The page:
[dropcap type=”circle”]T[/dropcap]his year is the 70th anniversary of the publication of the novel Under the Volcano, and the 60th anniversary of the death of its author, Malcolm Lowry.
Malcolm Lowry is Wirral’s great gift to our literature and Under the Volcano is his masterpiece, a beast of a book, big, complex, difficult, and often written in a style that owes more to poetry than it does to prose. It is not easy to follow or understand, but then neither is the world. Lowry himself stated that to feel its full imaginative force the novel had to be read two or three times.
In many ways Under the Volcano resembles Herman Melville’s Moby Dick and Lowry was much influenced by the American. They are books that dare to be different and daunting, and yet manage to become massively popular classics despite being met with confusion and criticism when first revealed to the world.
But whereas Melville ranged across a lonely ocean determined to destroy the submerged monsters that cruised through his imagination, Lowry descended into Hell in search of some elusive truth and destroyed himself. He paid the ultimate price, dying after consuming plenty of booze and barbiturates, in June 1957, aged 47. Mystery swirled around his death; some said it was suicide, others even suggested he was murdered.
Lowry was born in New Brighton in 1909, the fourth son to parents Evelyn Boden and Arthur Lowry, a cotton broker. Aged 3 the family moved to Caldy and a mock Tudor home standing in two acres with a tennis court and small golf course. It is said that young Malcolm felt neglected by his mother, and that he began drinking when just 14.
This didn’t prevent the occasional sporting triumph. The archive of the Royal Liverpool Golf Club at Hoylake reveals that in 1923 the Under 15 Boys’ medal was won with a score of 95 by 14 year-old C. M. Lowry. In 1925 the Over 15 medal was presented to the same player.
The C stood for Clarence and the M for Malcolm, the Malcolm who was already blossoming as the non-conformist black sheep of a well-to-do family that expected him to follow suit. Instead he kicked against the pricks and agreed to go to university only if he could first travel by sea as a cabin boy to the Far East.
Aged 18 his parents drove him to the Liverpool waterfront and waved farewell as their son set sail on the freighter S.S. Pyrrhus. His 5 month voyage would inform his first published novel, Ultramarine.
Under the Volcano tells the story of ex-British consul Geoffrey Firmin, an alcoholic spending what we come to realise – with a frightening inevitability – is the last day of his life. The action unfolds in Mexico on The Day of Death, a macabre and frenzied festival that blends Catholicism with pagan superstition. Against this background damaged people and a doomed protagonist are immersed in a waking nightmare.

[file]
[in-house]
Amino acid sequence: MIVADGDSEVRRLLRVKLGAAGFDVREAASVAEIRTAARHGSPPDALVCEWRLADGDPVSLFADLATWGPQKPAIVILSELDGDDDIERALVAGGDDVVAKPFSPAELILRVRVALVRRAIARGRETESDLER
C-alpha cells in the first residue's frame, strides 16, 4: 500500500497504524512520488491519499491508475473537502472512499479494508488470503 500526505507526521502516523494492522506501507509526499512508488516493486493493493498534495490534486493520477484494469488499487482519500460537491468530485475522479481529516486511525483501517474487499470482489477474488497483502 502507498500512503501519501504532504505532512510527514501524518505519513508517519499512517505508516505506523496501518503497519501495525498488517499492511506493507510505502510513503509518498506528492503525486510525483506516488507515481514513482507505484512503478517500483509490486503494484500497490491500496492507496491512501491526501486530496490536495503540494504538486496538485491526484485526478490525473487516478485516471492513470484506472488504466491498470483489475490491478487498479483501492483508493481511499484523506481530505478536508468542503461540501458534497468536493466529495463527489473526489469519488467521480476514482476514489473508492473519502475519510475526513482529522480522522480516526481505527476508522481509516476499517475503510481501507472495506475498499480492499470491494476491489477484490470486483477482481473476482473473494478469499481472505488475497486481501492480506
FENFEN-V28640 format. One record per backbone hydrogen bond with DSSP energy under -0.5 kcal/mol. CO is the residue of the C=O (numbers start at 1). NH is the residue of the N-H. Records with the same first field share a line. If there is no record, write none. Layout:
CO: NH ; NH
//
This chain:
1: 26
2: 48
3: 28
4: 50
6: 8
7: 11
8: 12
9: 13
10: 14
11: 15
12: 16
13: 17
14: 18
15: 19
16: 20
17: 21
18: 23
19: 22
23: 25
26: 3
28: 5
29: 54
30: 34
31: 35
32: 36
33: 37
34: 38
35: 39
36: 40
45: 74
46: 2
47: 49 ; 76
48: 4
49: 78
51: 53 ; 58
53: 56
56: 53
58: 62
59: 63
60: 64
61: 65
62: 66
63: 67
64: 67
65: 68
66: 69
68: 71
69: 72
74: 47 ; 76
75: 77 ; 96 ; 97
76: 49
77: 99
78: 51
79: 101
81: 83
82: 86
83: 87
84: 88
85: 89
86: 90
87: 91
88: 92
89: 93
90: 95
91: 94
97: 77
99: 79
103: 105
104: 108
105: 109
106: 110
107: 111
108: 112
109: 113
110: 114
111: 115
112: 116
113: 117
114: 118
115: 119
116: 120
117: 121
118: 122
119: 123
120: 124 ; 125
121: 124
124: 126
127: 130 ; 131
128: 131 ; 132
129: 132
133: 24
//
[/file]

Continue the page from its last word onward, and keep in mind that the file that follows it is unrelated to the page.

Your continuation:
There is only one real oasis of happiness in Under the Volcano, and it occurs when the book reflects on young Geoffrey Firmin’s life on the coast of north-west England where he stayed with a family called the Taskersons.
The Taskersons lived in a comfortable house whose back garden abutted on a beautiful, undulating golf course bounded on the far side by the sea. It looked like the sea; actually it was the estuary, seven miles wide, of a river: white horses westward marked where the real sea began. The Welsh mountains, gaunt and black and cloudy, with occasionally a snow peak to remind Geoff of India, lay across the river…There was an island in the estuary, with a windmill on it like a curious black flower, which you could ride out to at low tide on a donkey. The smoke of freighters outward bound from Liverpool hung low on the horizon. There was a feeling of space and emptiness.
Youthful memories of his boyhood life are among the most straightforward passages of writing in Under the Volcano. Lowry feels no need to layer them with complexity. For this reason they are poignant – they hark back to the time before he began his journey into the heart of darkness.
The Hell Bunker was a dreaded hazard…The abyss yawned in such a position as to engulf the third shot of a golfer like Geoffrey, a naturally beautiful and graceful player, and about the fifteenth of a duffer like Jacques…the Hell Bunker would be a nice place to take a girl, though wherever you took one, it was understood nothing very serious happened. There was, in general, about the whole business of ‘picking up’ an air of innocence.
Young Lowry was a regular visitor to Heswall. In a letter to Carol Brown dated April 1926 he writes: “I climbed out of the window, on to the balcony, let myself down on our unused tennis lawn, and walked to Heswall. At Heswall I smoked three* (this * on second thoughts is an exaggeration – I smoked only two) pipes: then walked back again in time for breakfast.”
In another letter written the following month Lowry describes how he thinks “also of a certain sordid looking but not unromantic pond. And then I dream of walking there with you, and I dream and dream and kiss you to my heart’s content.” Unfortunately he doesn’t give the location of the pond that so stirred his emotions.
Malcolm Lowry was also a great poet. For example:
Under the Volcano is available as a Penguin Modern Classic. Chapter 12 alone is worth the investment. Why not pick up a copy from Linghams in Heswall?